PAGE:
Following a general discussion, the working group was divided into two sub-groups to discuss specific objectives. As the group consisted mainly of organisations from the field of drug demand reduction and information, research & evaluation, both sub-groups focused on Objectives 1 to 17 of the EU Action Plan. One of the two sub-groups also pursued certain points from the general discussion, including the organisation and purpose of the Civil Society Forum. As a result, this report is divided into two sections.

The first reports on the general discussion carried out by the working group as whole, and the general comments made by one sub-group. The second summarises the discussion on specific objectives for coordination (1-6) and for demand reduction (7-17). Some overlap between the two sections is inevitable, as many of the general comments also apply to specific objectives.

General discussion

Overall, the discussion in the working group showed that despite ideological differences between Members of the Forum, there is common ground for debate. Shared concerns range from the role and position of Civil Society in the European debate on drugs, to service provision, innovation and quality assurance.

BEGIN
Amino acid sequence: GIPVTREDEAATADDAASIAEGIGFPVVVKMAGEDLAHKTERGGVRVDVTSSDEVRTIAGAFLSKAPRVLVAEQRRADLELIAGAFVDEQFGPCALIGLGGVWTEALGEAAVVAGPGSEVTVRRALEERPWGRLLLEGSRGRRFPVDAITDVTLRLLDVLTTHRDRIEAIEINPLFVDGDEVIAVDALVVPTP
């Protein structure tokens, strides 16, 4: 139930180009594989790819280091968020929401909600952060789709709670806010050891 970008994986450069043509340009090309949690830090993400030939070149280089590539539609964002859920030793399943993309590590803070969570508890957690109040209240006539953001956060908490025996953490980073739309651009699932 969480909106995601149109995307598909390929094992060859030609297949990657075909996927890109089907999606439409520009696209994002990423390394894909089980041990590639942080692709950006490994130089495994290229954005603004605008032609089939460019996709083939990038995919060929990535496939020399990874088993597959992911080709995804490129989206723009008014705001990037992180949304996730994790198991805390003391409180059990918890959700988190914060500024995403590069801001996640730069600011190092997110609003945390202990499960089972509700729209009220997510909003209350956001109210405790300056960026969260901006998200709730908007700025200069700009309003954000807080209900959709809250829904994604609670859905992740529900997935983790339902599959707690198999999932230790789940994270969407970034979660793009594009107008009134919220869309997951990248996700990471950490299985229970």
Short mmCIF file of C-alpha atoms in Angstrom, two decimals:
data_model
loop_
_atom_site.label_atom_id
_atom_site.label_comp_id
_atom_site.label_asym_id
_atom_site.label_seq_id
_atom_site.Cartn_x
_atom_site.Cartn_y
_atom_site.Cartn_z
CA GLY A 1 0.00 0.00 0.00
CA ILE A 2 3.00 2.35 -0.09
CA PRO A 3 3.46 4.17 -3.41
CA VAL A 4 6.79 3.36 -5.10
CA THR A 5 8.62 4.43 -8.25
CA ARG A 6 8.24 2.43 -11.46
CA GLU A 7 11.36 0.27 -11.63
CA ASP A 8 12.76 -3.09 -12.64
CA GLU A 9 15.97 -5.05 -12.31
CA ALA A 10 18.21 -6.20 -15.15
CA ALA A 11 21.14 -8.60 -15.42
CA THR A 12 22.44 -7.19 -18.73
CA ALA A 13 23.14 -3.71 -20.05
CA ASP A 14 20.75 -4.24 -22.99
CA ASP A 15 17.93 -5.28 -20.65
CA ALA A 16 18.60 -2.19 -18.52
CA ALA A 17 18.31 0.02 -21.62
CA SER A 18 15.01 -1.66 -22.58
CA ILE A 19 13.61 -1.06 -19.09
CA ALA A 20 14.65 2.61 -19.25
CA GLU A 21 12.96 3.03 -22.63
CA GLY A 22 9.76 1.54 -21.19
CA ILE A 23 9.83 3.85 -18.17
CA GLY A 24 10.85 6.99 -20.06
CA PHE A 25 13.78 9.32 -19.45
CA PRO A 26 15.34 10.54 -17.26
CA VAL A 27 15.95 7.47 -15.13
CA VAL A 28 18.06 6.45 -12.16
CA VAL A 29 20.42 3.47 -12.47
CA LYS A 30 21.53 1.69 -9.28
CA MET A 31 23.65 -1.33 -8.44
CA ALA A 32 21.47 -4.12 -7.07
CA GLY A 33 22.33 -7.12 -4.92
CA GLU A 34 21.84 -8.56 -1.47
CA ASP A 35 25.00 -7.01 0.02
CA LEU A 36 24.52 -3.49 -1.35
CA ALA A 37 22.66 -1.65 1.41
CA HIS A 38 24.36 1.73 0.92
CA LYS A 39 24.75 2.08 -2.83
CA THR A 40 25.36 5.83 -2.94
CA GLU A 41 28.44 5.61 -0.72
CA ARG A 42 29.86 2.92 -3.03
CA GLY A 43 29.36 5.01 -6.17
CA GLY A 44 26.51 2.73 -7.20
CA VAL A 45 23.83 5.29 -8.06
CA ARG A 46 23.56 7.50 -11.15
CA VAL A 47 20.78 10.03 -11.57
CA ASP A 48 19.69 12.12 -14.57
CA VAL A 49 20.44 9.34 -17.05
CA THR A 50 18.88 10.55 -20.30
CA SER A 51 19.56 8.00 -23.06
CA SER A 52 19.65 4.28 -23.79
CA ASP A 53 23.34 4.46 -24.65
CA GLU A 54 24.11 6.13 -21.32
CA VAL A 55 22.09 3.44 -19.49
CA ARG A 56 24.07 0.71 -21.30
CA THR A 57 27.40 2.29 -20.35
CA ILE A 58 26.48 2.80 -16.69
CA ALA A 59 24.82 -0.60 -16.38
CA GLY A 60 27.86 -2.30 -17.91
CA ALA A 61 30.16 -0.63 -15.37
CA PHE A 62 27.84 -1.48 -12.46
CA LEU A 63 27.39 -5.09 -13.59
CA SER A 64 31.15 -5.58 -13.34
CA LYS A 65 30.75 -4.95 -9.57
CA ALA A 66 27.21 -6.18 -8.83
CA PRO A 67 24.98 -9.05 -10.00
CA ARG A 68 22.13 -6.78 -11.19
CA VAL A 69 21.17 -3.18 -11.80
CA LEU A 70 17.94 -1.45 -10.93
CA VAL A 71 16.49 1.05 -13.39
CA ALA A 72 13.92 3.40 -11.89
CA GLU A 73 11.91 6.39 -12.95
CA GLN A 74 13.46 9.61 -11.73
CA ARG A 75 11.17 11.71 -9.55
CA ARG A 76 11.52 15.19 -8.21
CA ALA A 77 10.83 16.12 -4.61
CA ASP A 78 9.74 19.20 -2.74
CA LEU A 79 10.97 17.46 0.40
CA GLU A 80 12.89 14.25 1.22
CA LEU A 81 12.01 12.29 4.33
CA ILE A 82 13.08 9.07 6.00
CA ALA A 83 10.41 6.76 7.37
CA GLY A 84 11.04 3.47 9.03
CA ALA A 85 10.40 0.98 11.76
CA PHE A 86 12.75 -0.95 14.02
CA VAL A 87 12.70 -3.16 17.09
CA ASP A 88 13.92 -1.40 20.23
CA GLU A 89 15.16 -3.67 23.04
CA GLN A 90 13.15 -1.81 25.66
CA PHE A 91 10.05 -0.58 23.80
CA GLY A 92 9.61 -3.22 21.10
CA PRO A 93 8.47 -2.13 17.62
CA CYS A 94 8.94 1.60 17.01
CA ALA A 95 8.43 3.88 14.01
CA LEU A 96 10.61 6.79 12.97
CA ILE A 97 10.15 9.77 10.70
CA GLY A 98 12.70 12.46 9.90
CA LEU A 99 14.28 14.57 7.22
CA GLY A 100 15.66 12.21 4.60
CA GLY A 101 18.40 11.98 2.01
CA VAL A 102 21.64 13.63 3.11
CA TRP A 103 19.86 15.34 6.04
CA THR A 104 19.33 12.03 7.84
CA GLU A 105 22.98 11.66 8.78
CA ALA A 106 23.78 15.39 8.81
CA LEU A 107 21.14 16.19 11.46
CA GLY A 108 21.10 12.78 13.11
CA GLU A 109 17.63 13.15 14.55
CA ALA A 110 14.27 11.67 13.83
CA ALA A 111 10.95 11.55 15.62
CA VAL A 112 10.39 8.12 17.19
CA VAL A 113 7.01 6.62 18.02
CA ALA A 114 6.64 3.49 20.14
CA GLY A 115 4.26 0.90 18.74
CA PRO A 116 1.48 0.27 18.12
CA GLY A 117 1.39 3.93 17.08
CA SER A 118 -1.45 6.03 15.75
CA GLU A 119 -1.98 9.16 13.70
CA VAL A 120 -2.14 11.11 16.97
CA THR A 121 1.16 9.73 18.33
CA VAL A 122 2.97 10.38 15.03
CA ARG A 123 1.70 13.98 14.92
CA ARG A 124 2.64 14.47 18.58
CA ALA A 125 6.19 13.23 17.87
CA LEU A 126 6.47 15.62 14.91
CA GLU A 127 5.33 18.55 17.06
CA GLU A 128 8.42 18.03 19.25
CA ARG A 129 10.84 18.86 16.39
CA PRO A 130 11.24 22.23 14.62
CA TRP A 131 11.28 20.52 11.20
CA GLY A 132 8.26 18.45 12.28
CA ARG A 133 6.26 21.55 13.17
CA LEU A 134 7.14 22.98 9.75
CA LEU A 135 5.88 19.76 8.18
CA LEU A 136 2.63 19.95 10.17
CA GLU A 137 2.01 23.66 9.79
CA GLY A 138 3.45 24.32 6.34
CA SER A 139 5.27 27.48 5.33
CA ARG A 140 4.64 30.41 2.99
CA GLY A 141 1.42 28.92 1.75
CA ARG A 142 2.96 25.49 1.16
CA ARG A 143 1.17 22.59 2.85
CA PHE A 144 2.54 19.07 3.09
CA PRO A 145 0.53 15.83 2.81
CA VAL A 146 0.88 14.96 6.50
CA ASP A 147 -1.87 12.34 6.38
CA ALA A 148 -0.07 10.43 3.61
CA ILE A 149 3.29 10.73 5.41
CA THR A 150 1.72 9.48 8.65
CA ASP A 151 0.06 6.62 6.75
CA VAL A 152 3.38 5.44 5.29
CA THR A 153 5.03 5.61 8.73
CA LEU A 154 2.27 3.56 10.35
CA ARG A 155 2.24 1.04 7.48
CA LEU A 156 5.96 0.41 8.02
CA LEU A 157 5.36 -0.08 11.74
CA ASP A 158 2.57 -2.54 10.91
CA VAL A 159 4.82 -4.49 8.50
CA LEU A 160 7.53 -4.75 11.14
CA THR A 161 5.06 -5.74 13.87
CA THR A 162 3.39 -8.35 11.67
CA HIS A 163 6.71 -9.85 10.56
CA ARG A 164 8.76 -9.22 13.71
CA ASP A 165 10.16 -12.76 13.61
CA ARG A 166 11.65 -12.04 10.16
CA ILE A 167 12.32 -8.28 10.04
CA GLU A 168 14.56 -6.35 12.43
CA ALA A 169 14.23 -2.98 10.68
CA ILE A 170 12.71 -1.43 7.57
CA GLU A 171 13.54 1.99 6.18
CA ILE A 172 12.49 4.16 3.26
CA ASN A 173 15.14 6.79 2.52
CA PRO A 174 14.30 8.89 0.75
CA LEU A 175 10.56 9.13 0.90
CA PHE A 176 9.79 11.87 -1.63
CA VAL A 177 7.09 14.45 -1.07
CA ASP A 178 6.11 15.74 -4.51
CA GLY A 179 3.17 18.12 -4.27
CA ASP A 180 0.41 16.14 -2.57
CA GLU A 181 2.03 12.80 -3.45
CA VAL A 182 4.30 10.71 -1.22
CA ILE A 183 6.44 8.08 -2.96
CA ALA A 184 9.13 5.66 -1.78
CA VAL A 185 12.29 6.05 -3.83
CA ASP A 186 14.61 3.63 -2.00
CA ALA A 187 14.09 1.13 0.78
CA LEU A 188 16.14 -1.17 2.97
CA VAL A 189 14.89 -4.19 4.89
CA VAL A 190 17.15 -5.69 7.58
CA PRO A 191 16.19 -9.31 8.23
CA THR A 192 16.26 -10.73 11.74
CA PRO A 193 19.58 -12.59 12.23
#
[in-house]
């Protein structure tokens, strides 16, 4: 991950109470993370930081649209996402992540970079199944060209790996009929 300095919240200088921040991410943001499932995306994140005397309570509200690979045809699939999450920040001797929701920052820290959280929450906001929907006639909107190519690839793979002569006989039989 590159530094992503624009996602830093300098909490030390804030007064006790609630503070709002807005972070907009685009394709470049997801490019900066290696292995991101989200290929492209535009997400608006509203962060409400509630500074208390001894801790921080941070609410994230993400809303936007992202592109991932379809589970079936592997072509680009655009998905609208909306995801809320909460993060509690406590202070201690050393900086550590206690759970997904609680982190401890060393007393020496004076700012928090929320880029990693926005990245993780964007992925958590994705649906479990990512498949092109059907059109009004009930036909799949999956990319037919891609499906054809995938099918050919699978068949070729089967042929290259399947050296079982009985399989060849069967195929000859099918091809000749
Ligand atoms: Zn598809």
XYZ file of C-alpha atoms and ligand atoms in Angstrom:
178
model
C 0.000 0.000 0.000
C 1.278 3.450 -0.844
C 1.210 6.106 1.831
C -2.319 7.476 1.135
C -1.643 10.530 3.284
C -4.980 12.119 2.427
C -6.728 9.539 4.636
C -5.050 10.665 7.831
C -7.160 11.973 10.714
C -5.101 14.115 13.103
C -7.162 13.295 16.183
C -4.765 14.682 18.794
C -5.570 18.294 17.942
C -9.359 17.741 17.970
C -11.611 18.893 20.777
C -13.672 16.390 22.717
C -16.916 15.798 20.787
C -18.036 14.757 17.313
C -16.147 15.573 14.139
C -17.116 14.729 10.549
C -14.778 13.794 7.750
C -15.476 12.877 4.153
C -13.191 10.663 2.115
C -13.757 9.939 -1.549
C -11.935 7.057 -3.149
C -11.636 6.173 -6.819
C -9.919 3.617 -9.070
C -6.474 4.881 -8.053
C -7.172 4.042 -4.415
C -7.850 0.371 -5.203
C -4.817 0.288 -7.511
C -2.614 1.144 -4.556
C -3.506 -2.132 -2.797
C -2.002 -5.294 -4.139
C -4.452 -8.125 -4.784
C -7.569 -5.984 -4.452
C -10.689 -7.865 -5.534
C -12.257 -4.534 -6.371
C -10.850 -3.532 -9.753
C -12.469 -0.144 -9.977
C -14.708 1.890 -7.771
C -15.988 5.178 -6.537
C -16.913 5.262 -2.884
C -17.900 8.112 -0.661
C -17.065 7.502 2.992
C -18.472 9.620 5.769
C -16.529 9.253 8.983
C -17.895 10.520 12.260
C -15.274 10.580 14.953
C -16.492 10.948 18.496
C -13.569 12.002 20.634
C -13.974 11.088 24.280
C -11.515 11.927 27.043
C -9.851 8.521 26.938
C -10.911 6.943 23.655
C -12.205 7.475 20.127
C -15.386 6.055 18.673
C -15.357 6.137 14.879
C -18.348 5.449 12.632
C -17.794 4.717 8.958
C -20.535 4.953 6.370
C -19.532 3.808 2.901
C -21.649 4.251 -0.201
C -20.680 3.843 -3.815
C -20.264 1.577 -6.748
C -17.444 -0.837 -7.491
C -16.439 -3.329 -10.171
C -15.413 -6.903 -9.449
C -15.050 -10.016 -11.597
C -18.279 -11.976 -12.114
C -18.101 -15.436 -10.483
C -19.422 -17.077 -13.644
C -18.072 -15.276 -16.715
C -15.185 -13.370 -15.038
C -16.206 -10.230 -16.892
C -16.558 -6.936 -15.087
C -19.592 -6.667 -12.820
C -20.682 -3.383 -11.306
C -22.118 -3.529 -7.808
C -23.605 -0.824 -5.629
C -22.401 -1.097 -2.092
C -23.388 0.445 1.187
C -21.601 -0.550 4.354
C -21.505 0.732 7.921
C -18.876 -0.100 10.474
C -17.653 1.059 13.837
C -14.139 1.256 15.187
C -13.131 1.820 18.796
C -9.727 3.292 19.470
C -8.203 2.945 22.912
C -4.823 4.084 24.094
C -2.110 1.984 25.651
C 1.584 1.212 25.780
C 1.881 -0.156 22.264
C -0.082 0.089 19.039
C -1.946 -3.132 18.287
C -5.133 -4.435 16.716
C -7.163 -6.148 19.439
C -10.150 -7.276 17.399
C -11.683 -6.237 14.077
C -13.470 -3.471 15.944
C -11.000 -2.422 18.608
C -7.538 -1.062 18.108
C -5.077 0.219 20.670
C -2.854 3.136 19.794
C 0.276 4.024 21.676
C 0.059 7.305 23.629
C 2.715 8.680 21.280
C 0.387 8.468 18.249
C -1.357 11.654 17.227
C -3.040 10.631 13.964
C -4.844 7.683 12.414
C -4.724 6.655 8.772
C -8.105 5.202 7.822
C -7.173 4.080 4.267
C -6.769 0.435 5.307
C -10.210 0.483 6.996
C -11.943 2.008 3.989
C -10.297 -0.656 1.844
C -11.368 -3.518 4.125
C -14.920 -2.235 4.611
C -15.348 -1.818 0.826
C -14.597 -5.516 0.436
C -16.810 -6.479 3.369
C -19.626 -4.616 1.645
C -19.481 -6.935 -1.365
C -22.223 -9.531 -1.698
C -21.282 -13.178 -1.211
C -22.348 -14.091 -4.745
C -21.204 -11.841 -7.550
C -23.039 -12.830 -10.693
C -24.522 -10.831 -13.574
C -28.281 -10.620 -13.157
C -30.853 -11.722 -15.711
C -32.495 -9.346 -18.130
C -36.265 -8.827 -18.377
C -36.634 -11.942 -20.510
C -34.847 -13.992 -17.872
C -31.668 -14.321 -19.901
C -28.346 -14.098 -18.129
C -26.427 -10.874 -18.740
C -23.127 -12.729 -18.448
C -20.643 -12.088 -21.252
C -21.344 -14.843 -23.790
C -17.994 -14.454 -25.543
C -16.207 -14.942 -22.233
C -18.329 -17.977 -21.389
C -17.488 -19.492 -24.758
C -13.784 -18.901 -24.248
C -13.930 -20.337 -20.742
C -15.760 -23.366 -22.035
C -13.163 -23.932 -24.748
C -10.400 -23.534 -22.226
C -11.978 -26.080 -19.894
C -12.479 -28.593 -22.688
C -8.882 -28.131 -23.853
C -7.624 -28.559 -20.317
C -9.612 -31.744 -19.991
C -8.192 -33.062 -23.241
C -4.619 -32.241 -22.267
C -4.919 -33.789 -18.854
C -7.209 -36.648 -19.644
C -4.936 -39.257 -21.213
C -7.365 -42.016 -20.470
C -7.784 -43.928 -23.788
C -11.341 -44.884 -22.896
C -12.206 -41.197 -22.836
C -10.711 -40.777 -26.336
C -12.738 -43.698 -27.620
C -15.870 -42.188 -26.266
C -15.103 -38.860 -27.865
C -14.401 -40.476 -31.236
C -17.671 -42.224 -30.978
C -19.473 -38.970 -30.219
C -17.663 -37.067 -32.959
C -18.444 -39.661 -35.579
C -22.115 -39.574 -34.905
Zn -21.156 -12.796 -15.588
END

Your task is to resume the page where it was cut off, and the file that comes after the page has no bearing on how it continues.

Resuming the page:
Despite differing views on the drugs problem and solutions to it, a general concern emanating from the discussions was whether the Action Plan was being implemented properly. In other words, do Member States really do what they are asked to do, and do they report correctly on what they are doing? One participant suggested a focus on what happens between the central and local levels. Money spent by the central government of a Member State may not always give an accurate measure of what is being spent operationally at local level.

Role of civil society

Another general point was that the role of civil society at the Member State-level needs to be clarified. Member States should provide links with civil society to make it possible to achieve action plan objectives. Cooperation should be regular, permanent and structured. It was suggested that the next Action Plan could, for example, include more concrete suggestions on how civil society might be consulted by Member State governments.

New patterns

There was a common understanding among participants that the scope of treatment needs to be widened from the current focus to include new patterns of drug use. This includes not only new types of drugs, but also new user groups. New treatment options should also be developed, e.g. for cocaine dependence, as medically assisted treatment options are limited for cocaine users. In general, it was felt that prevention and treatment should reflect the specific needs of drug users and other groups involved.